FRANKFURT, Germany (AP) — OPEC and allied oil-producing countries rebuffed pressure from President Biden to pump significantly more oil and lower gasoline prices for American drivers, deciding Thursday to stick with their plan for cautious monthly increases even as prices surge and the global economy is thirsty for fuel.
The OPEC+ alliance, made up of OPEC members led by Saudi Arabia and nonmembers led by Russia, approved an increase in production of 400,000 barrels per day for the month of December during an online meeting.
That is in line with the group’s road map to add that amount of oil to the market every month into next year. The plan is to open the petroleum taps bit by bit — even as oil prices have surged to seven-year highs — until deep production cuts made during the coronavirus pandemic are reversed.
That hasn’t gone down well with Biden, who has made repeated calls for OPEC+ to pump more oil. The U.S. used the Group of 20 summit last weekend in Rome to consult with other oil-consuming countries on how to exert influence over the producing countries and what they might do if the Saudis and Russians continue to hold back.
“Our view is that the global recovery should not be imperiled by a mismatch between supply and demand,” a White House National Security Council statement said Thursday. “OPEC+ seems unwilling to use the capacity and power it has now at this critical moment of global recovery for countries around the world.”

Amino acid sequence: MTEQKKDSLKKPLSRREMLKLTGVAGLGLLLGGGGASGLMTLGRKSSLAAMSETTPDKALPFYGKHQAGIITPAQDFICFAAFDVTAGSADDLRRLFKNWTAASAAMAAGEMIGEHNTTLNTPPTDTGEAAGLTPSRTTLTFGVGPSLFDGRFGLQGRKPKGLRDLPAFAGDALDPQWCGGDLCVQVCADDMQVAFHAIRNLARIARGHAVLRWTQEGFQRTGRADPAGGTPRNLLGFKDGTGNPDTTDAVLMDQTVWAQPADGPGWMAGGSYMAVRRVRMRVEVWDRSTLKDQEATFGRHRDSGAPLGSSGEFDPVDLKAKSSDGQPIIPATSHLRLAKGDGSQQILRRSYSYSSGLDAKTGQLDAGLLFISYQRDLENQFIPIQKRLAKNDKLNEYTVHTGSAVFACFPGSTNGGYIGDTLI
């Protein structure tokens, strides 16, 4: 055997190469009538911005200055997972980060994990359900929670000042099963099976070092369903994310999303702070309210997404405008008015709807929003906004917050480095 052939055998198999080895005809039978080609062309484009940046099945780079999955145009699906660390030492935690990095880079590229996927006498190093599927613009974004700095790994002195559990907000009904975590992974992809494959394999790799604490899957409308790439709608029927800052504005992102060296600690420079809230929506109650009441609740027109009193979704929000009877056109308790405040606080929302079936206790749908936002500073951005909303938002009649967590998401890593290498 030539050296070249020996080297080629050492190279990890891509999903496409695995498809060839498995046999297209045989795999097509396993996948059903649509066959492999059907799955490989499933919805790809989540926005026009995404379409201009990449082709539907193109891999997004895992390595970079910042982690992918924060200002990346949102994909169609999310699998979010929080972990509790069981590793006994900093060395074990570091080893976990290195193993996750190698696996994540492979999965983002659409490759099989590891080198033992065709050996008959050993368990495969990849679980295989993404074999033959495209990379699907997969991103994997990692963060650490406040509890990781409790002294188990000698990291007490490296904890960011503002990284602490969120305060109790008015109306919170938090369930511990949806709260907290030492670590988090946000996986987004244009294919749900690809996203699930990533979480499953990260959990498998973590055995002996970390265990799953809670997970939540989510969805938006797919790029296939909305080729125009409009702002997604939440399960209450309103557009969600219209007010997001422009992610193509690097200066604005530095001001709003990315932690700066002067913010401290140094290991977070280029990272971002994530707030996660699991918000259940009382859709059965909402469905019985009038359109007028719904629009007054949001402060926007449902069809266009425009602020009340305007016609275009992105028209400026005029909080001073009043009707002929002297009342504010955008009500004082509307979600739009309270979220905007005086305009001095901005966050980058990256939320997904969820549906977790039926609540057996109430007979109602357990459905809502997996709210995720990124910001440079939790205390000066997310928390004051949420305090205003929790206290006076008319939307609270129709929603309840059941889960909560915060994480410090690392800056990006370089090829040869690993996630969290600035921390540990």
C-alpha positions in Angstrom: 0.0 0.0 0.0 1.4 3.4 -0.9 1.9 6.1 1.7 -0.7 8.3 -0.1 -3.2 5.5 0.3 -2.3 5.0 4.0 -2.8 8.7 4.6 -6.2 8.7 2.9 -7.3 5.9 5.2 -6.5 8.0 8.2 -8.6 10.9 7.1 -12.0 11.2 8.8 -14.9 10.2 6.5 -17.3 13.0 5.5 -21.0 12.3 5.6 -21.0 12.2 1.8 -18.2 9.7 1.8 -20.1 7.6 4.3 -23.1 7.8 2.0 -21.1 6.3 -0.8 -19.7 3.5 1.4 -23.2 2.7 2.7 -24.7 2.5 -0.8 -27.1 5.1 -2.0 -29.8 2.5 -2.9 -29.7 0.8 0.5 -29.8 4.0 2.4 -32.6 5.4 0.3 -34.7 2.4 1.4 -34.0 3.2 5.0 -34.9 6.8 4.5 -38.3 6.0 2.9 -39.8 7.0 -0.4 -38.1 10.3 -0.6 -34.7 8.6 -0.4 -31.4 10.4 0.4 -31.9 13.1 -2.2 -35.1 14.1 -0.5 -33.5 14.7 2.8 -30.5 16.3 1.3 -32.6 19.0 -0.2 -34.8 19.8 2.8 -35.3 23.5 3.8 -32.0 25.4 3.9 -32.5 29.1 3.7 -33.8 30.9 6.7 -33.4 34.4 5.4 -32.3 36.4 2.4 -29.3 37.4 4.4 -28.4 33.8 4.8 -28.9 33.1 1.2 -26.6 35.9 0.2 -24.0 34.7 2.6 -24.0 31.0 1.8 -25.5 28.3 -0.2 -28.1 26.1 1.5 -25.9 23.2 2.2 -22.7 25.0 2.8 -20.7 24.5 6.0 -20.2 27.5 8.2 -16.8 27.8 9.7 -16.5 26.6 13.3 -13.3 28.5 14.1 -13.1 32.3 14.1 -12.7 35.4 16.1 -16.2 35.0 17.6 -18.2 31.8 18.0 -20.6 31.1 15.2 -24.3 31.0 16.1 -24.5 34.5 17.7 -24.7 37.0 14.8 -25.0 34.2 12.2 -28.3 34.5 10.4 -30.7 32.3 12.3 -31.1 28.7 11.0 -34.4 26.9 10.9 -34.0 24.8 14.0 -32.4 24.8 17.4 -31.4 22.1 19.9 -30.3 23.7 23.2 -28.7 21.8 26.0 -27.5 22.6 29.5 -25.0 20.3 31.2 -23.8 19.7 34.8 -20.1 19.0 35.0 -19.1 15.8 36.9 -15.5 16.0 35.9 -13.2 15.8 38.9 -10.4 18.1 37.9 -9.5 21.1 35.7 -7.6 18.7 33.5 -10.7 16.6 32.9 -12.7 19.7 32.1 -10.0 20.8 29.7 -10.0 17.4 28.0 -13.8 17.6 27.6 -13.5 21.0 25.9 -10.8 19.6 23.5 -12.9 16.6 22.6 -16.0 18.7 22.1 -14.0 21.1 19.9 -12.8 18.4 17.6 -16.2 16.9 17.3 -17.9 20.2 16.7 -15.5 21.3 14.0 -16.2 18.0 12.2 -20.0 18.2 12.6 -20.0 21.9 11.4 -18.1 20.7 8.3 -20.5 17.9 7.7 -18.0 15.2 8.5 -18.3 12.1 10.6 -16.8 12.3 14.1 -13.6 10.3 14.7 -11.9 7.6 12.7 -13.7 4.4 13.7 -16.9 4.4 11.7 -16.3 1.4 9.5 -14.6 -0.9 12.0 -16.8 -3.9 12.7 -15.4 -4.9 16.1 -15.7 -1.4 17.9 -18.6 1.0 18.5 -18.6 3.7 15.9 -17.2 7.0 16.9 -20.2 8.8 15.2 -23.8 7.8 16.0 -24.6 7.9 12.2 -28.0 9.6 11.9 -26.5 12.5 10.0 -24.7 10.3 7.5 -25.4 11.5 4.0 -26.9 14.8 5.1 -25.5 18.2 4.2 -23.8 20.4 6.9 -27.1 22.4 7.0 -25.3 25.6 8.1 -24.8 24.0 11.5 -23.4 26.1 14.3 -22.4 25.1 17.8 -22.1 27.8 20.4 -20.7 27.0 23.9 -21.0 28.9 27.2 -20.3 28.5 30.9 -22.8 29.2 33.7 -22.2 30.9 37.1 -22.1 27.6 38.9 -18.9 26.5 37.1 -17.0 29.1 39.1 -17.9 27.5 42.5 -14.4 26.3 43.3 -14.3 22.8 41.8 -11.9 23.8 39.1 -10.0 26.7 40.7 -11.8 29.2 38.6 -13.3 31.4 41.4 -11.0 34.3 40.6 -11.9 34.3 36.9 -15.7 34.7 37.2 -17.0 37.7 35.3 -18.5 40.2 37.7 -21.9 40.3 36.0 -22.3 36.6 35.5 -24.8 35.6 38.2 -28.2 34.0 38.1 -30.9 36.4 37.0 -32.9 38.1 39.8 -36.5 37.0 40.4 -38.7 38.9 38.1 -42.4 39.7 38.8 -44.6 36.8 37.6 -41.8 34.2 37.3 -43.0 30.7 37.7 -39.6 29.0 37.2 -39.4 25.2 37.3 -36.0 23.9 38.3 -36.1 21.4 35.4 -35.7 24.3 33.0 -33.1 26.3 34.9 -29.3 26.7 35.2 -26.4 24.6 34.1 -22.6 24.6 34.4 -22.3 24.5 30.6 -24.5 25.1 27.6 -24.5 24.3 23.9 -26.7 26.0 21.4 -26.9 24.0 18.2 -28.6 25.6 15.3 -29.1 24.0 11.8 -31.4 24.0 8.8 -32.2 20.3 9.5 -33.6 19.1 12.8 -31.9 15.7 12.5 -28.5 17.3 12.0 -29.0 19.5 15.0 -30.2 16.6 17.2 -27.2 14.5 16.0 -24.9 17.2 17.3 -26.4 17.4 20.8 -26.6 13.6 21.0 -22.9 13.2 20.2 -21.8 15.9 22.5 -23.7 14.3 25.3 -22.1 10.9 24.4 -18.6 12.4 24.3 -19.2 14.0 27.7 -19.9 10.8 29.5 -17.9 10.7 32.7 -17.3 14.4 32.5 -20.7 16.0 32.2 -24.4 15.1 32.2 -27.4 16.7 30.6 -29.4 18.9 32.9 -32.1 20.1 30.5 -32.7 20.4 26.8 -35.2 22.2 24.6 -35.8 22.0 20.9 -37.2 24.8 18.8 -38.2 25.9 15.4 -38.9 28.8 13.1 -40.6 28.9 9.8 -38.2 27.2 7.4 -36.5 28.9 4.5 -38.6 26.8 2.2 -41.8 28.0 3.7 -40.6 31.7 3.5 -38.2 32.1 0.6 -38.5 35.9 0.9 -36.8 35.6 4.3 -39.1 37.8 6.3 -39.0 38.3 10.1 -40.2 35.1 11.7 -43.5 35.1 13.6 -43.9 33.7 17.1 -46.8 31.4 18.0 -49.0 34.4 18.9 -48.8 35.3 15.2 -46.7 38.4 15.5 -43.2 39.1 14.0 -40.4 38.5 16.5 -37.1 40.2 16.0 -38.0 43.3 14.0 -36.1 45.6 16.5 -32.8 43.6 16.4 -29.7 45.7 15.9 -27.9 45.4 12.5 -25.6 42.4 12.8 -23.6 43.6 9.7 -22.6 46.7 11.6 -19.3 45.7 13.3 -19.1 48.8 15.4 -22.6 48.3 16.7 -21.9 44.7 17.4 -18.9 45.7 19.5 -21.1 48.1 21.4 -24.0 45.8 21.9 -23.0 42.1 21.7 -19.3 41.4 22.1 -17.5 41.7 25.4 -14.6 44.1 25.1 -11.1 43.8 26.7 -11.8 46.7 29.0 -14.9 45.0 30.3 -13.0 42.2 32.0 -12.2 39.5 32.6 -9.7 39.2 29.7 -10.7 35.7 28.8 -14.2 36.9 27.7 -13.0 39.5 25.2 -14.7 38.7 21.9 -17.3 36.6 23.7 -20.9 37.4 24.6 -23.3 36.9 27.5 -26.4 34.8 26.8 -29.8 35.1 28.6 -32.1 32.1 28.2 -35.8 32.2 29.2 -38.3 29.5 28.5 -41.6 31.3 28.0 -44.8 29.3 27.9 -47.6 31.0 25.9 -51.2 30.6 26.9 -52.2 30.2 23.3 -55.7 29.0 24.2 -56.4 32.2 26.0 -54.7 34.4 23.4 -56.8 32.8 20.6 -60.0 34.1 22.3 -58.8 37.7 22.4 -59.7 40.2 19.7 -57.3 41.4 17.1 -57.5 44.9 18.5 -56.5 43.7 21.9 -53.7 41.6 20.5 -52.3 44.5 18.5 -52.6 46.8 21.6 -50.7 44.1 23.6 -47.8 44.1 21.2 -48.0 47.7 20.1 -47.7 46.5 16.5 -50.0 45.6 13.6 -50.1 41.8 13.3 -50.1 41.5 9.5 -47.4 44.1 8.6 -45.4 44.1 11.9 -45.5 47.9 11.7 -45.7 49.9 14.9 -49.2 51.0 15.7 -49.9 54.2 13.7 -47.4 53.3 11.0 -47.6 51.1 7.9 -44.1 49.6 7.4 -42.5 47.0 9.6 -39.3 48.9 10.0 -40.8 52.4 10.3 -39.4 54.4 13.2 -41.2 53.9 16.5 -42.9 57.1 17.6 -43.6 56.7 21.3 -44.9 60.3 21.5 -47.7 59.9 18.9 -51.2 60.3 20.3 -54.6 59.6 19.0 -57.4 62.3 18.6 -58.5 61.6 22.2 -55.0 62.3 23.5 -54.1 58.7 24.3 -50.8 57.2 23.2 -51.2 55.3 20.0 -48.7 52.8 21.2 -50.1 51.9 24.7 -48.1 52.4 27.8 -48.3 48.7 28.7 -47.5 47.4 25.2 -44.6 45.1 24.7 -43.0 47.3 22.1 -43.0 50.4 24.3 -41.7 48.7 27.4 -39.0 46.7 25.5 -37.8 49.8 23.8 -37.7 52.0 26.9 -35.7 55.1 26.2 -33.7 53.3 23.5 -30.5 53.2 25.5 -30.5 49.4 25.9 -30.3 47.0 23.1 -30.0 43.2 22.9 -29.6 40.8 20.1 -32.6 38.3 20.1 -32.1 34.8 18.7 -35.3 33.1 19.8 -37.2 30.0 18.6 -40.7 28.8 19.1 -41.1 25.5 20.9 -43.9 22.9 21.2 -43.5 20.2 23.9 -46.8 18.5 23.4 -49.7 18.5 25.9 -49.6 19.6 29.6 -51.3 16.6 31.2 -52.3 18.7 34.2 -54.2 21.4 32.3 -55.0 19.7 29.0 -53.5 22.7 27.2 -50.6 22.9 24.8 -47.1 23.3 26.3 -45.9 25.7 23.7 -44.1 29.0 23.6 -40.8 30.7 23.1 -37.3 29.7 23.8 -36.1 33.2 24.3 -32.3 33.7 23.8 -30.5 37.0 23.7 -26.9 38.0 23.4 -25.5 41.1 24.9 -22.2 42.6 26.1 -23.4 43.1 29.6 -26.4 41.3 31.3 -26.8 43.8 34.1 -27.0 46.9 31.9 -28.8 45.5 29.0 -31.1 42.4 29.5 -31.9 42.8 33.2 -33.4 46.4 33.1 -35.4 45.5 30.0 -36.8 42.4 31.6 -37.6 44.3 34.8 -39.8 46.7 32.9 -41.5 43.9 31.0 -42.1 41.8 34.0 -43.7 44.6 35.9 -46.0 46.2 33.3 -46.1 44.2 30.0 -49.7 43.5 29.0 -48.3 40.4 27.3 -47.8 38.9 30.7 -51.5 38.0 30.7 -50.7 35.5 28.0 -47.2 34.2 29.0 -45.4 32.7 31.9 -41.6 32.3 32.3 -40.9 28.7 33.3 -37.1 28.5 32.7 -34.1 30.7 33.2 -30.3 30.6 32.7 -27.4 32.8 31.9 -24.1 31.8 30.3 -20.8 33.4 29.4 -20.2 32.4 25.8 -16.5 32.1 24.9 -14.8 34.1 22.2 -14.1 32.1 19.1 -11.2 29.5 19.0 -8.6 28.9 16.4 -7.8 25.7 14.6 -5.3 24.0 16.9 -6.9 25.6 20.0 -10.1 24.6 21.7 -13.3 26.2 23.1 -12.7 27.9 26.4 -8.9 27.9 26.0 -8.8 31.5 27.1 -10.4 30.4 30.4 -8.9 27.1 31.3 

Saudi Energy Minister Prince Abdulaziz bin Salman said member countries were “underscoring their commitment to market stability.”
He said OPEC+ was serving as a responsible market “regulator,” comparing the relative stability of the oil market to the wild swings in prices for natural gas, which have risen to more than five times what they were at the start of the year amid a global fossil fuel crunch.
“Markets need to be regulated, or things may go astray as we have been seeing over the past four months,” he said at a news conference.
The caution from OPEC+ means higher oil prices worldwide and more revenue for producing countries. Slower increases also mean less risk of increasing production too quickly and of sending prices suddenly lower as the group braces for the possibility of more economic turbulence from COVID-19 outbreaks this winter or from supply chain backups, labor shortages and rising consumer prices that have threatened the global recovery.
U.S. oil prices eased somewhat this week after hitting their highest level since 2014. Oil traded up 0.6%, to $81.39 per barrel, on the New York Mercantile Exchange after the OPEC+ decision, down from its recent peak of over $85 per barrel last week.